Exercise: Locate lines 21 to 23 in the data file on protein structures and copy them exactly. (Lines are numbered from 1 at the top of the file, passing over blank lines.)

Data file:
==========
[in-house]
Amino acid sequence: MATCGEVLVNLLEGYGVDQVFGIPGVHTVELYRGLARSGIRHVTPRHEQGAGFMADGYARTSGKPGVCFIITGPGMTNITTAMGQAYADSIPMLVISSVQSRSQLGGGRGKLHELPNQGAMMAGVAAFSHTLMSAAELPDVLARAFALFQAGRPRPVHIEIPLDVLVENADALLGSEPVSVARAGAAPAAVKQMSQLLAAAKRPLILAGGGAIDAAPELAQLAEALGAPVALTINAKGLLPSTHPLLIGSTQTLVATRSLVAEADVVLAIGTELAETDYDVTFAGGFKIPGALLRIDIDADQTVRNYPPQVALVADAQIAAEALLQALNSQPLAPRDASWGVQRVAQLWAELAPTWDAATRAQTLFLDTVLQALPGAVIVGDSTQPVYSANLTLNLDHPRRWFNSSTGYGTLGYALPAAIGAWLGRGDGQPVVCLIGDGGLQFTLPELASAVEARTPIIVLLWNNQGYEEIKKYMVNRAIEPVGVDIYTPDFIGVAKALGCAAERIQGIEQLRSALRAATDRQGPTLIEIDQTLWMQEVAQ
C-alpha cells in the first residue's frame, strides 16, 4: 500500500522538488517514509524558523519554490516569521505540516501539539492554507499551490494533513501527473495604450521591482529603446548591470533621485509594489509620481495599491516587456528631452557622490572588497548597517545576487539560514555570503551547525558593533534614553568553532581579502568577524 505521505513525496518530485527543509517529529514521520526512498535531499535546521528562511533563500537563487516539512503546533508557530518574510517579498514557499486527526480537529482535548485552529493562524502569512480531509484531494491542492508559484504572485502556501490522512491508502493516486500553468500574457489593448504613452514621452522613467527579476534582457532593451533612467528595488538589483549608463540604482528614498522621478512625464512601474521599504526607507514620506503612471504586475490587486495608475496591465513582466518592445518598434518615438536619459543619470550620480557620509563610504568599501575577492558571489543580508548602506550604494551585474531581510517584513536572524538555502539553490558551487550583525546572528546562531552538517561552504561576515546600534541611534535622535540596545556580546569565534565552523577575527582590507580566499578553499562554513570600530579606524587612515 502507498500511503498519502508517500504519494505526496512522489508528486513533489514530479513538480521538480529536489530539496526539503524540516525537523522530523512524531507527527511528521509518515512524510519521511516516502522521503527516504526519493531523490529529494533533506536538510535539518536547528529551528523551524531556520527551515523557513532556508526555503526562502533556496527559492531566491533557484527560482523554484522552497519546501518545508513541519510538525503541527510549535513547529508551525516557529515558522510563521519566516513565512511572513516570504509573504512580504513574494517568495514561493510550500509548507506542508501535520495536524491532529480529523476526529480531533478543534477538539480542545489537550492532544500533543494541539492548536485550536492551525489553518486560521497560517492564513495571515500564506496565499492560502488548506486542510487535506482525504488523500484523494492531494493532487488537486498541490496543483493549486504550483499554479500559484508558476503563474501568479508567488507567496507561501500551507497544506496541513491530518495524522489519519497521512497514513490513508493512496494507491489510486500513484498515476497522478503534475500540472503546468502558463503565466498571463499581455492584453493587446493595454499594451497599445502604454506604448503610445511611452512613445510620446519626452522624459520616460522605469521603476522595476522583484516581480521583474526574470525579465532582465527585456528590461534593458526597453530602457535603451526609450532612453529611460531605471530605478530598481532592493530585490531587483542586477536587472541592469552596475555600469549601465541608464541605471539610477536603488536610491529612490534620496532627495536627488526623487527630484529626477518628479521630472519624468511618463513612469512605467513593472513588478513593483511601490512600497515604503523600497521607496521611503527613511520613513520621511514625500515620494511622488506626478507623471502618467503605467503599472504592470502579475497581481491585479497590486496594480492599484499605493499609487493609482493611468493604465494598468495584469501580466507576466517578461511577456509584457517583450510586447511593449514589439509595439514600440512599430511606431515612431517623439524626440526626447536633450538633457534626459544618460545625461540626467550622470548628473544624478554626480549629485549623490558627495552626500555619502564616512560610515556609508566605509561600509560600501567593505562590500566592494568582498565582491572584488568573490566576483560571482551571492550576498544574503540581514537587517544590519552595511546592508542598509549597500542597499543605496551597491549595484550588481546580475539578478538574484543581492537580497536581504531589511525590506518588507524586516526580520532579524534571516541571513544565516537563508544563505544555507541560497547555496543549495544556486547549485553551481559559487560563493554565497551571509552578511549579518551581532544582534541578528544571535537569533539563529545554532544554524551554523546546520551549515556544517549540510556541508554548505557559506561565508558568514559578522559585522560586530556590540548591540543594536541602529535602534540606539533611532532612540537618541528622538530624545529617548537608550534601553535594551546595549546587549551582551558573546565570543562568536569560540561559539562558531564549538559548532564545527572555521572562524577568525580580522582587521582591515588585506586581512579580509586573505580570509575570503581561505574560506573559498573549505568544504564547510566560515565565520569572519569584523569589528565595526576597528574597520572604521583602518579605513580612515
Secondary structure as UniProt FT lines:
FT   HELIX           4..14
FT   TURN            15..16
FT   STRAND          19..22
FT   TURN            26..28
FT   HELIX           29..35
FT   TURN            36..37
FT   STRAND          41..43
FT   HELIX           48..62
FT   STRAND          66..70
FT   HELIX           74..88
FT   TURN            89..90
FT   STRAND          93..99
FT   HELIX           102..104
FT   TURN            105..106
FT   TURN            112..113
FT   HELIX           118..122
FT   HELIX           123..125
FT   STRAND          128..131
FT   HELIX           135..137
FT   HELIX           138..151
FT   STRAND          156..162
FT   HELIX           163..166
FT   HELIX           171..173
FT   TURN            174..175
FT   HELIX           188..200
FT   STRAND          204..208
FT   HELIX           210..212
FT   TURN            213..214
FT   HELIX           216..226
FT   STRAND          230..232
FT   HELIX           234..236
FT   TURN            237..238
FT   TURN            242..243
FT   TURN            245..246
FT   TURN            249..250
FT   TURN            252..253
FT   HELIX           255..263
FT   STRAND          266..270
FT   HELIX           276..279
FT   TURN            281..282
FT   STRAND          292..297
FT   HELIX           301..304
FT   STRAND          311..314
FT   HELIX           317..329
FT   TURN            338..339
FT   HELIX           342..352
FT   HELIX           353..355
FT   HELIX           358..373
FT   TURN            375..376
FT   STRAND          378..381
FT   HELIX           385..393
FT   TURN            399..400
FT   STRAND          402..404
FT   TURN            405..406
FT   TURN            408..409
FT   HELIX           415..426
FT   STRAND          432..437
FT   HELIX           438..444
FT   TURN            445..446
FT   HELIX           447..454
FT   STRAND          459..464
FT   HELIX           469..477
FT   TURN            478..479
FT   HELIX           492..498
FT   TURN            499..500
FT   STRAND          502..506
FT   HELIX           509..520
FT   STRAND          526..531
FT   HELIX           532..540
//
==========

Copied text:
FT   HELIX           123..125
FT   STRAND          128..131
FT   HELIX           135..137